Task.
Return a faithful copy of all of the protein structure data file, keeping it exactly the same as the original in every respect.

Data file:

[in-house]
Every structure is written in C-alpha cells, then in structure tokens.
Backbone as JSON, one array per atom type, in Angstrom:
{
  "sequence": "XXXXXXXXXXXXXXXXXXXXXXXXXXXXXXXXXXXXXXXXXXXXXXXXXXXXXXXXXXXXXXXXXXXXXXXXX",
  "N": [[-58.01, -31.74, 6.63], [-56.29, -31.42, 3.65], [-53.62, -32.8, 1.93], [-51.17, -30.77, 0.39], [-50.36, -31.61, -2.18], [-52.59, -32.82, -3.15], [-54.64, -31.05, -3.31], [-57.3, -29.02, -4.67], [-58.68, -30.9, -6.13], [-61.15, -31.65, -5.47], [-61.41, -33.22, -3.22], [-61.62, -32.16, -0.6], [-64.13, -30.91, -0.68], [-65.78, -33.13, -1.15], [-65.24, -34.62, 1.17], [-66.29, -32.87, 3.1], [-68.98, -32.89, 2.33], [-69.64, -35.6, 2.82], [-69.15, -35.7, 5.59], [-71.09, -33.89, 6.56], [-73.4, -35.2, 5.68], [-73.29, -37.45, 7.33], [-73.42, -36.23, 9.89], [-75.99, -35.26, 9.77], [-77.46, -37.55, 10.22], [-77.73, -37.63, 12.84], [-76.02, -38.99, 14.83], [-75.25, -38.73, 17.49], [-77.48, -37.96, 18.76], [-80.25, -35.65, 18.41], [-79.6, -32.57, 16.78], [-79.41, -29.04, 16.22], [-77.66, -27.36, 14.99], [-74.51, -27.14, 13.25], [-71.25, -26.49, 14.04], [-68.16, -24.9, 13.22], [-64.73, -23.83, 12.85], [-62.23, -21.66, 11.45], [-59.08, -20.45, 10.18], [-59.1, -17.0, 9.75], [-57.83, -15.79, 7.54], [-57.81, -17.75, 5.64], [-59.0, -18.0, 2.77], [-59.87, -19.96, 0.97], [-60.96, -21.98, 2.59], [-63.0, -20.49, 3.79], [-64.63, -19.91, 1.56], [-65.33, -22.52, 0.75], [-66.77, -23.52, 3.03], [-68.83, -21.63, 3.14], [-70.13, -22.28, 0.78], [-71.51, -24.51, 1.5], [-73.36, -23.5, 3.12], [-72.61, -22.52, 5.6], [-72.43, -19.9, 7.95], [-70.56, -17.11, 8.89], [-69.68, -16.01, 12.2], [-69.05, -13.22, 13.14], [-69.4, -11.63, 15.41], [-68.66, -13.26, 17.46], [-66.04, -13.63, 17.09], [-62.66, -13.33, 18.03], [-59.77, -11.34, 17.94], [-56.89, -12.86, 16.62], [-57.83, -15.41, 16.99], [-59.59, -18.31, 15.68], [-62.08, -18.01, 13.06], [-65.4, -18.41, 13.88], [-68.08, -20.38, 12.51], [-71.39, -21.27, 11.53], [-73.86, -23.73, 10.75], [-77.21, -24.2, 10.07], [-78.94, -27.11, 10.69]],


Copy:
[in-house]
Every structure is written in C-alpha cells, then in structure tokens.
Backbone as JSON, one array per atom type, in Angstrom:
{
  "sequence": "XXXXXXXXXXXXXXXXXXXXXXXXXXXXXXXXXXXXXXXXXXXXXXXXXXXXXXXXXXXXXXXXXXXXXXXXX",
  "N": [[-58.01, -31.74, 6.63], [-56.29, -31.42, 3.65], [-53.62, -32.8, 1.93], [-51.17, -30.77, 0.39], [-50.36, -31.61, -2.18], [-52.59, -32.82, -3.15], [-54.64, -31.05, -3.31], [-57.3, -29.02, -4.67], [-58.68, -30.9, -6.13], [-61.15, -31.65, -5.47], [-61.41, -33.22, -3.22], [-61.62, -32.16, -0.6], [-64.13, -30.91, -0.68], [-65.78, -33.13, -1.15], [-65.24, -34.62, 1.17], [-66.29, -32.87, 3.1], [-68.98, -32.89, 2.33], [-69.64, -35.6, 2.82], [-69.15, -35.7, 5.59], [-71.09, -33.89, 6.56], [-73.4, -35.2, 5.68], [-73.29, -37.45, 7.33], [-73.42, -36.23, 9.89], [-75.99, -35.26, 9.77], [-77.46, -37.55, 10.22], [-77.73, -37.63, 12.84], [-76.02, -38.99, 14.83], [-75.25, -38.73, 17.49], [-77.48, -37.96, 18.76], [-80.25, -35.65, 18.41], [-79.6, -32.57, 16.78], [-79.41, -29.04, 16.22], [-77.66, -27.36, 14.99], [-74.51, -27.14, 13.25], [-71.25, -26.49, 14.04], [-68.16, -24.9, 13.22], [-64.73, -23.83, 12.85], [-62.23, -21.66, 11.45], [-59.08, -20.45, 10.18], [-59.1, -17.0, 9.75], [-57.83, -15.79, 7.54], [-57.81, -17.75, 5.64], [-59.0, -18.0, 2.77], [-59.87, -19.96, 0.97], [-60.96, -21.98, 2.59], [-63.0, -20.49, 3.79], [-64.63, -19.91, 1.56], [-65.33, -22.52, 0.75], [-66.77, -23.52, 3.03], [-68.83, -21.63, 3.14], [-70.13, -22.28, 0.78], [-71.51, -24.51, 1.5], [-73.36, -23.5, 3.12], [-72.61, -22.52, 5.6], [-72.43, -19.9, 7.95], [-70.56, -17.11, 8.89], [-69.68, -16.01, 12.2], [-69.05, -13.22, 13.14], [-69.4, -11.63, 15.41], [-68.66, -13.26, 17.46], [-66.04, -13.63, 17.09], [-62.66, -13.33, 18.03], [-59.77, -11.34, 17.94], [-56.89, -12.86, 16.62], [-57.83, -15.41, 16.99], [-59.59, -18.31, 15.68], [-62.08, -18.01, 13.06], [-65.4, -18.41, 13.88], [-68.08, -20.38, 12.51], [-71.39, -21.27, 11.53], [-73.86, -23.73, 10.75], [-77.21, -24.2, 10.07], [-78.94, -27.11, 10.69]],